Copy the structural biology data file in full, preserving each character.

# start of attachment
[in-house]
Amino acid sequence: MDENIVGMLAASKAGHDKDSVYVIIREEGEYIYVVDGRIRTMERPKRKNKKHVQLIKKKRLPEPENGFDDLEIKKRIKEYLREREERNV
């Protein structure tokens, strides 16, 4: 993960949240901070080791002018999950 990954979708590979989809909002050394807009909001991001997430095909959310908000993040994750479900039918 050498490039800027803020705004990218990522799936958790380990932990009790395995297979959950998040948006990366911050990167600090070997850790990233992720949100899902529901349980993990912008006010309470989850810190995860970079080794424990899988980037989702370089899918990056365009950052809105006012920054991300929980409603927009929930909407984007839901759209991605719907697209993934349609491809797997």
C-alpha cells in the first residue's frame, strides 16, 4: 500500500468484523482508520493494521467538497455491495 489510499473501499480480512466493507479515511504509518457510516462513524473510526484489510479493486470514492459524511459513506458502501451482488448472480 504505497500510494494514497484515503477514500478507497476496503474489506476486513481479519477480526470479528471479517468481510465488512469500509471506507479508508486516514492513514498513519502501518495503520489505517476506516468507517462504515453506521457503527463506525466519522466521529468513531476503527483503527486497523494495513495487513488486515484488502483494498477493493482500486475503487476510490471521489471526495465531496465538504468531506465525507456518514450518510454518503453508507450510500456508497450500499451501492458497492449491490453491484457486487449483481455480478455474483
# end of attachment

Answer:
[in-house]
Amino acid sequence: MDENIVGMLAASKAGHDKDSVYVIIREEGEYIYVVDGRIRTMERPKRKNKKHVQLIKKKRLPEPENGFDDLEIKKRIKEYLREREERNV
């Protein structure tokens, strides 16, 4: 993960949240901070080791002018999950 990954979708590979989809909002050394807009909001991001997430095909959310908000993040994750479900039918 050498490039800027803020705004990218990522799936958790380990932990009790395995297979959950998040948006990366911050990167600090070997850790990233992720949100899902529901349980993990912008006010309470989850810190995860970079080794424990899988980037989702370089899918990056365009950052809105006012920054991300929980409603927009929930909407984007839901759209991605719907697209993934349609491809797997």
C-alpha cells in the first residue's frame, strides 16, 4: 500500500468484523482508520493494521467538497455491495 489510499473501499480480512466493507479515511504509518457510516462513524473510526484489510479493486470514492459524511459513506458502501451482488448472480 504505497500510494494514497484515503477514500478507497476496503474489506476486513481479519477480526470479528471479517468481510465488512469500509471506507479508508486516514492513514498513519502501518495503520489505517476506516468507517462504515453506521457503527463506525466519522466521529468513531476503527483503527486497523494495513495487513488486515484488502483494498477493493482500486475503487476510490471521489471526495465531496465538504468531506465525507456518514450518510454518503453508507450510500456508497450500499451501492458497492449491490453491484457486487449483481455480478455474483